In an interview with OncLive, Hamilton, director, Breast and Gynecologic Research Program, Sarah Cannon Research Institute, discussed the findings from the phase II nextMONARCH 1 study of abemaciclib in HR-positive, HER2-negative advanced breast cancer.Hamilton: The goal of this study was to take a more proactive approach compared with the precursor study, MONARCH 1. In that study, prophylactic loperamide or a prophylactic dose reduction was not looked at for diarrhea. Knowing what we know about abemaciclib now, we wanted to answer the question of whether going down to 150 mg of abemaciclib or using prophylactic loperamide once daily with 200 mg of abemaciclib would increase tolerability, decrease diarrhea, and ultimately increase compliance. Abemaciclib is a CDK4/6 inhibitor that we believe has single-agent activity. It's been shown in previous studies, as well as in this phase II study. We wanted to know whether adding tamoxifen and endocrine therapy to abemaciclib boosts the duration of response, or whether abemaciclib alone is sufficient as a monotherapy.It was a 3-arm trial. In arm A, patients were given tamoxifen in combination with 150 mg of abemaciclib. In arm B, patients received 150 mg of abemaciclib monotherapy. In arm C, patients got 200 mg of abemaciclib monotherapy in combination with 2 mg of loperamide once daily.We discovered a number of things. First, the PFS ranged from 6.5 months to 9.1 months, though this was not statistically significant across the arms. It looked like abemaciclib monotherapy had equal activity, as far as PFS was concerned, to the combination with tamoxifen. As far as the ORR, the highest response rate was in arm C, in which abemaciclib was given at a dose of 200 mg; the ORR in that arm was 29%. In the original MONARCH 1 trial, the response rate was about 19%, so [the increased dose] did improve the response by about 10%.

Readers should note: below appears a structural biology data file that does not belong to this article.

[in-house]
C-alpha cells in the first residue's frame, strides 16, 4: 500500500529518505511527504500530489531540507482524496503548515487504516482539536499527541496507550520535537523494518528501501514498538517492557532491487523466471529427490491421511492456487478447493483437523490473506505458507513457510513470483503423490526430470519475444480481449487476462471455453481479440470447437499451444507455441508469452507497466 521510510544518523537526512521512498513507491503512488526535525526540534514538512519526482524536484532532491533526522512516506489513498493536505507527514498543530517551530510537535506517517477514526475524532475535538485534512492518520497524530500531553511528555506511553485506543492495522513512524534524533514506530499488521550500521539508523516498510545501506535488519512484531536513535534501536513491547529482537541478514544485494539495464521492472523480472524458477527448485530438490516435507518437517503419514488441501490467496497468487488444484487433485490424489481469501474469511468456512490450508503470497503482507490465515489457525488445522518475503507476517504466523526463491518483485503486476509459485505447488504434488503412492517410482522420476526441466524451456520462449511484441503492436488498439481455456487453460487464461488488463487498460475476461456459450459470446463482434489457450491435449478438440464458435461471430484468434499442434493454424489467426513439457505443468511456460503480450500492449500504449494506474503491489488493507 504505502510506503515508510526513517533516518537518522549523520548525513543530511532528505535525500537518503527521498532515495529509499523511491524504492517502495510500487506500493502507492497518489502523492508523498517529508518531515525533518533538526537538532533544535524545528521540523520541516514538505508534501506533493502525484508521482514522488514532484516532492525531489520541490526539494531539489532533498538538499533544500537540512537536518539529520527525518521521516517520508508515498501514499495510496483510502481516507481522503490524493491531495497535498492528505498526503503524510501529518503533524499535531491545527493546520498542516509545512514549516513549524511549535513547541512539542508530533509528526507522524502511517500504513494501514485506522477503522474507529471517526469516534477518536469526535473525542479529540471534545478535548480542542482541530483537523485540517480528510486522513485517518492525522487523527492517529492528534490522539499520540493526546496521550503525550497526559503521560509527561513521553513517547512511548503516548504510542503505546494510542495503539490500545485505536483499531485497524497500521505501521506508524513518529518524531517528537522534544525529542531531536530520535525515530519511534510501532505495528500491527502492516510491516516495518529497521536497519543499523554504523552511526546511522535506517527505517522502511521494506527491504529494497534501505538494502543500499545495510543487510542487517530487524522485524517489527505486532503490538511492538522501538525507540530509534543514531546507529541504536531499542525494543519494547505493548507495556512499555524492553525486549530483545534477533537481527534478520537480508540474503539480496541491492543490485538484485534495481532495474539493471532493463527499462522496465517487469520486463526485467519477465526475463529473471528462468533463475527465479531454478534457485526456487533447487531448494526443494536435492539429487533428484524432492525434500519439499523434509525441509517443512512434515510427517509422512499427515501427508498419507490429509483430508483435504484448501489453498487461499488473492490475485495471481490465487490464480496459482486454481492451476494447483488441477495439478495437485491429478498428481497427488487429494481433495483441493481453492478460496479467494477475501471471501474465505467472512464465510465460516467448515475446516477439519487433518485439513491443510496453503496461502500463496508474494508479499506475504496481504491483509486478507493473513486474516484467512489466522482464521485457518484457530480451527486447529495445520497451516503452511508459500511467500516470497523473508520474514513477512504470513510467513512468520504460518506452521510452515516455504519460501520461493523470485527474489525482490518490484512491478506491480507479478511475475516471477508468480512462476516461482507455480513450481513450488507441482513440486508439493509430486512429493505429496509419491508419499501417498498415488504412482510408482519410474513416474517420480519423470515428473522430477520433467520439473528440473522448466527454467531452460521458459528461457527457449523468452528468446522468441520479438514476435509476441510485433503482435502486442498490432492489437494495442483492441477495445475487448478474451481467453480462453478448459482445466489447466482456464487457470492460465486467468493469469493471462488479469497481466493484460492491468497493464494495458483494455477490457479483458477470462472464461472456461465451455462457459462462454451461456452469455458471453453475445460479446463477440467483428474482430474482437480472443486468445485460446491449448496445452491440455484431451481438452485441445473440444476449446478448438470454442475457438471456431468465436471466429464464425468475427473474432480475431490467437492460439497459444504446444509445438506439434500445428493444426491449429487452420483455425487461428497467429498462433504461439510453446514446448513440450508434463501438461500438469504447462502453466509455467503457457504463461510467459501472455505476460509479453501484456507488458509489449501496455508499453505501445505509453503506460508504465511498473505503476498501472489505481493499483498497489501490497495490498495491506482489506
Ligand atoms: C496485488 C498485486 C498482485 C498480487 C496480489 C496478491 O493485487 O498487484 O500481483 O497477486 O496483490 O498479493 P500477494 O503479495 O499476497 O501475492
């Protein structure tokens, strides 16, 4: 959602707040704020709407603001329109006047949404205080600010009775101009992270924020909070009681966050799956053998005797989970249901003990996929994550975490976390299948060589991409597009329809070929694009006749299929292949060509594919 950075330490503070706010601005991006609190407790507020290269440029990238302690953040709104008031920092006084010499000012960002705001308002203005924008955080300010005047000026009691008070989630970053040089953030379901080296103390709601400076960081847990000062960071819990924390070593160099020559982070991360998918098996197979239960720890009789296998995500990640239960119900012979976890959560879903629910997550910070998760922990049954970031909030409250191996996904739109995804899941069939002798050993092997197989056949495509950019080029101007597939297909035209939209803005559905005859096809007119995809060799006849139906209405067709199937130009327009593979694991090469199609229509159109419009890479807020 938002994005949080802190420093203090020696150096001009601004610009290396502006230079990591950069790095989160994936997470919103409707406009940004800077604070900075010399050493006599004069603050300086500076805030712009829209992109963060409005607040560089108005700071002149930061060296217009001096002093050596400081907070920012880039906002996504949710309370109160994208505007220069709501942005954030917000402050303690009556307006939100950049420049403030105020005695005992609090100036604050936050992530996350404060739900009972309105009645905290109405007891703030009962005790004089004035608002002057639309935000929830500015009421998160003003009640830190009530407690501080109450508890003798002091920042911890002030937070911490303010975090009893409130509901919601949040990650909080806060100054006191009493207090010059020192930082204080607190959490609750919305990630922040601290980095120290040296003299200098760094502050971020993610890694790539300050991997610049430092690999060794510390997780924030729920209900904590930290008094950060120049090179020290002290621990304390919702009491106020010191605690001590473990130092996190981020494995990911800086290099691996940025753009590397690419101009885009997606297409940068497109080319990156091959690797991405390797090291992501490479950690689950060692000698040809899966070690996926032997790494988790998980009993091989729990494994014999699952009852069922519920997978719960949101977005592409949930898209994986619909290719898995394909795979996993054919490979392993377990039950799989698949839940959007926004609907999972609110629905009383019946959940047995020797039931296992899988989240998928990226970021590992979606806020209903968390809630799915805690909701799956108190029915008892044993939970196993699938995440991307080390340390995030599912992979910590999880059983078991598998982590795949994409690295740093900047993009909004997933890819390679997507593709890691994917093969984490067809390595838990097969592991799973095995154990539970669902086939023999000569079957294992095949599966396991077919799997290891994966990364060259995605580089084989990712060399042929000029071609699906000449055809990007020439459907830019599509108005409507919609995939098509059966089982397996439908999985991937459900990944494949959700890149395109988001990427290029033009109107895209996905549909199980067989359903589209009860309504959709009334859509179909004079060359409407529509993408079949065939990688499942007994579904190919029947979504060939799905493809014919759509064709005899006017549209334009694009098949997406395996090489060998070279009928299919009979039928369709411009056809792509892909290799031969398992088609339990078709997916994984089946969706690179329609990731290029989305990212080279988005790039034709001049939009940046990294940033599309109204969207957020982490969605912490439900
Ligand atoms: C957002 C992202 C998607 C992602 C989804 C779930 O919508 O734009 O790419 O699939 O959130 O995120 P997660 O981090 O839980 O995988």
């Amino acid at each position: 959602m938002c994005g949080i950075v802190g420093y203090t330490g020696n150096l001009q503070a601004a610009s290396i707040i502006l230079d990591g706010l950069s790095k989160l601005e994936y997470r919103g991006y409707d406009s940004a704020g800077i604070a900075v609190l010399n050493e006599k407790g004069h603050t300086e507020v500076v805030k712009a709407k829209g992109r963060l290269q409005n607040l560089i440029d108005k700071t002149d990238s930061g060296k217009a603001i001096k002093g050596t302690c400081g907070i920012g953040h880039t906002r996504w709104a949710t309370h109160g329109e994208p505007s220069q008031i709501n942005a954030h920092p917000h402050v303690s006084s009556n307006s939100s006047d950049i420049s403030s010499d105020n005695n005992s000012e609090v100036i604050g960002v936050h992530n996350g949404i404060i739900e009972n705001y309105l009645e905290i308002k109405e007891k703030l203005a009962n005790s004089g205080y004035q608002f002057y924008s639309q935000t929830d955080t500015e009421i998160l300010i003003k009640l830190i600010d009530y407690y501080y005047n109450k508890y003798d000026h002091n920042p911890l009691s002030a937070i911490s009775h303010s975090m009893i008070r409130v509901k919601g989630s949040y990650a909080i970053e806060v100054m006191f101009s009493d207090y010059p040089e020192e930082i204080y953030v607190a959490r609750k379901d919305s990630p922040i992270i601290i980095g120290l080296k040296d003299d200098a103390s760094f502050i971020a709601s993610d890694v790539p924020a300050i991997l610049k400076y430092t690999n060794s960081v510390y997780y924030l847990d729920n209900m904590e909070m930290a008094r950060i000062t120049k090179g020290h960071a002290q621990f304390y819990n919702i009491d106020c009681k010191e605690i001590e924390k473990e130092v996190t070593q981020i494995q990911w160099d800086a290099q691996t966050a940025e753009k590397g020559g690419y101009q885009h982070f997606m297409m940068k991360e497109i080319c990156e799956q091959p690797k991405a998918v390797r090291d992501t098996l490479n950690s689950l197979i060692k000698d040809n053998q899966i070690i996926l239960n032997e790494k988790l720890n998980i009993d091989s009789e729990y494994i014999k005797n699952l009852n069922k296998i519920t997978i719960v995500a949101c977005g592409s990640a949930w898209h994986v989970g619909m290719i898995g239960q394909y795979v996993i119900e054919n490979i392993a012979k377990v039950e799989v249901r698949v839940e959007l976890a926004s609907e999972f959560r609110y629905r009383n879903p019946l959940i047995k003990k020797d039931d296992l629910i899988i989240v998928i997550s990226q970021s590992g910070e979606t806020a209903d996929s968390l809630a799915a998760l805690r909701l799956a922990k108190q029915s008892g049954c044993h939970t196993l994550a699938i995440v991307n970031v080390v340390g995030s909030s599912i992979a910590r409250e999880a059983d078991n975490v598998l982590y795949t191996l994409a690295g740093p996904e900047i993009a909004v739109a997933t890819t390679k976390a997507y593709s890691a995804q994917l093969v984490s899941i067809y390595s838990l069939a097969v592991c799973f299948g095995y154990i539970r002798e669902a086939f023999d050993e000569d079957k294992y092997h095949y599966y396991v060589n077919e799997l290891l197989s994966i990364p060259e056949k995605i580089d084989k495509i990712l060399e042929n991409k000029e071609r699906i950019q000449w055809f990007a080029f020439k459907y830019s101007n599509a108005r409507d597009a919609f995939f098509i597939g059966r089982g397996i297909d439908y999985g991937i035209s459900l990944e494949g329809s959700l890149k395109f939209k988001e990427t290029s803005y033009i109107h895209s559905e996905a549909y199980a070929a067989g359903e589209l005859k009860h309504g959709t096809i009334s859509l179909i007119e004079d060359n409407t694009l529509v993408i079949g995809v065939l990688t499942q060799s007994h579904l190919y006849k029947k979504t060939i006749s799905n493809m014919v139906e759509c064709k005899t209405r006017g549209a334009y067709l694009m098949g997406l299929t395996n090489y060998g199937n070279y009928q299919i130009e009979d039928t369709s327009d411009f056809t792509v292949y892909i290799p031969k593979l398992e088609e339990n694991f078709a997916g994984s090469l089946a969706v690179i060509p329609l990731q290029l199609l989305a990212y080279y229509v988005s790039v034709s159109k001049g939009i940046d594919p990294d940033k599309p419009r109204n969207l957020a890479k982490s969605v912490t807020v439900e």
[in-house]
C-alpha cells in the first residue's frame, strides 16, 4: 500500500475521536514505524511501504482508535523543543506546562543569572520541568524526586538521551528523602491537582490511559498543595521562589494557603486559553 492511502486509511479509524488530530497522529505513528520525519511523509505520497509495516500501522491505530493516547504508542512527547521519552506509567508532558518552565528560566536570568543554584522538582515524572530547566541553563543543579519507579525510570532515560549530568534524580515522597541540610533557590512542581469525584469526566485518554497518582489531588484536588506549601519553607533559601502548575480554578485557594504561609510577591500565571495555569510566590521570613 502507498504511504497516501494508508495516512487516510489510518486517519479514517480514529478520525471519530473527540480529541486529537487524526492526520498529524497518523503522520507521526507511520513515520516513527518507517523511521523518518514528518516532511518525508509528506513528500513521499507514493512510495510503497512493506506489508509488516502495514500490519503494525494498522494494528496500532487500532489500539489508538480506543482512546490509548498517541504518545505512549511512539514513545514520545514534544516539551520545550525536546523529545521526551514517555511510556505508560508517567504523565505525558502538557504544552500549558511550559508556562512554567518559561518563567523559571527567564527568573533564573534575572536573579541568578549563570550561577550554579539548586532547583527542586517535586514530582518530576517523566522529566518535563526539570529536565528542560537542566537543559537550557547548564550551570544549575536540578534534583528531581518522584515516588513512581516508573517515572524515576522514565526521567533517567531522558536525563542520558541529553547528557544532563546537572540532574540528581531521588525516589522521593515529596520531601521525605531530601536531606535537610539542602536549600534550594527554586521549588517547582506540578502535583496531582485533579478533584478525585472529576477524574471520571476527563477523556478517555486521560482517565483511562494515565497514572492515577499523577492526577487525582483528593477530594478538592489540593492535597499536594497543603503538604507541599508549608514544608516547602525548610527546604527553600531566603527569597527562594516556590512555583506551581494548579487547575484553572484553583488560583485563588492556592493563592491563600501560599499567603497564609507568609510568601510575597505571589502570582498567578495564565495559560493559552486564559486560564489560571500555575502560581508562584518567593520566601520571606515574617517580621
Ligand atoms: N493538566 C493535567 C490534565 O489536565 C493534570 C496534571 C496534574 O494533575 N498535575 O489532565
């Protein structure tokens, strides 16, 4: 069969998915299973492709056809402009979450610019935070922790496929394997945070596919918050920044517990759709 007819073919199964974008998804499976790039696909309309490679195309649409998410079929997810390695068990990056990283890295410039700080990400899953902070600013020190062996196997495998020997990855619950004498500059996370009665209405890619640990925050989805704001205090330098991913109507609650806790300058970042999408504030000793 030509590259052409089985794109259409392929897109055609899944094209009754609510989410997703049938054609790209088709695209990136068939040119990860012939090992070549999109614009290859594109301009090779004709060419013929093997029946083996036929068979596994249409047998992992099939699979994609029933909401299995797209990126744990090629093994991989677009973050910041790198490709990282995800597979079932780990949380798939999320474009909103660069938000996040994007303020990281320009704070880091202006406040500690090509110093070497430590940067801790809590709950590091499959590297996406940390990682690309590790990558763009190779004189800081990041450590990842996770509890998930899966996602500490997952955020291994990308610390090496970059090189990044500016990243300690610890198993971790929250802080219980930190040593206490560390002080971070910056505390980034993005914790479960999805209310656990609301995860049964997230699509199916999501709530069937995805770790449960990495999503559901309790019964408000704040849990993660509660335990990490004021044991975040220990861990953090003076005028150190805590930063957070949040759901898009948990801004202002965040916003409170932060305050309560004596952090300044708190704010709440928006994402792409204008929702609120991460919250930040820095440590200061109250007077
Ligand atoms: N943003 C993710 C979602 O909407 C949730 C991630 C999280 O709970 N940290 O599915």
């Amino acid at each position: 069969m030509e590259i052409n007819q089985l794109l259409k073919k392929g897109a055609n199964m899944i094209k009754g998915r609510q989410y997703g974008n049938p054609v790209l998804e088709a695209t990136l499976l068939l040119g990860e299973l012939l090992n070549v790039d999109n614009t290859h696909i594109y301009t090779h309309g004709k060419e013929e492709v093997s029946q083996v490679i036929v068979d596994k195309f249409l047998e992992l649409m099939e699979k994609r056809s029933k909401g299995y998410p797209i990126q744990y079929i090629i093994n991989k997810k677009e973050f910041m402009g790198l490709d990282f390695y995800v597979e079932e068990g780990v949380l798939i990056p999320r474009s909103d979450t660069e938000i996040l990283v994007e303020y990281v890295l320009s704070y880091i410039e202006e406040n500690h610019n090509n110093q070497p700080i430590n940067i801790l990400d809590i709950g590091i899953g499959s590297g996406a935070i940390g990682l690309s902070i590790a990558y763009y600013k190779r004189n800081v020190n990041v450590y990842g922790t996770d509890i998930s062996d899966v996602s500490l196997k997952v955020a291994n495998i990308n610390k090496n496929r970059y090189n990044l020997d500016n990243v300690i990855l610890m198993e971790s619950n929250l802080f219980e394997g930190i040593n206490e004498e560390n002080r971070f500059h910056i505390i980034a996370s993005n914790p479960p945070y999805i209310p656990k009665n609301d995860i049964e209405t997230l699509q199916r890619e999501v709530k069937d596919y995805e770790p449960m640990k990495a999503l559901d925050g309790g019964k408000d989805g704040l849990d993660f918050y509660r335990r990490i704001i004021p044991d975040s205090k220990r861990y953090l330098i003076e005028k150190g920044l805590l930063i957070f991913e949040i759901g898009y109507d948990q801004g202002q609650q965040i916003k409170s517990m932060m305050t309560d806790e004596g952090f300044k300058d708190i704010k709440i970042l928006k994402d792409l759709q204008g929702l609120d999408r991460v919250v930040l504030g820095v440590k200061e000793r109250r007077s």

What are the next steps?

What we all really wanted to see was the tolerability. It looked like it was much more tolerable than what we saw in the [MONARCH 1] study. Grade 3 diarrhea was extremely low; it was less than 8% across all the arms. What's perhaps more clinically meaningful is the percentage of patients who had to dose reduce the abemaciclib because of diarrhea. That rate was around 1% to 5% of patients who received 150 mg of abemaciclib and about 9% for those who received 200 mg of abemaciclib. It was certainly low enough to be a reasonable starting dose for patients. We have 3 CDK4/6 inhibitors on the market. We're able to use them in combination with aromatase inhibitors in the first-line setting and in combination with fulvestrant in the second-line setting. We have quite a body of evidence that shows that abemaciclib has single-agent activity in later lines of therapy. What was particularly unusual compared with most HR-positive metastatic breast cancer studies is that these women were required to have 2 prior lines of chemotherapy, at least one of which had to be given in the advanced setting. As far as the estrogen receptor—positive [population is concerned], these women were very heavily pretreated. To see a 29% response rate is quite impressive.

Hamilton E, Cortes J, Dieras V, et al. nextMONARCH 1: phase 2 study of abemaciclib plus tamoxifen or abemaciclib alone in HR+, HER2- advanced breast cancer. In: Proceedings from the 2018 San Antonio Breast Cancer Symposium, December 1-4, 2018; San Antonio, TX. Abstract PD1-11.

Related Videos
A panel of 5 experts on breast cancer
A panel of 5 experts on breast cancer
Mina Lobbous, MD, MPH
Peter Forsyth, MD
A panel of 3 experts on breast cancer
Paolo Tarantino, MD
A panel of 3 experts on breast cancer
Kevin Kalinsky, MD, MS,
Arya Mariam Roy, MBBS
A panel of 3 experts on breast cancer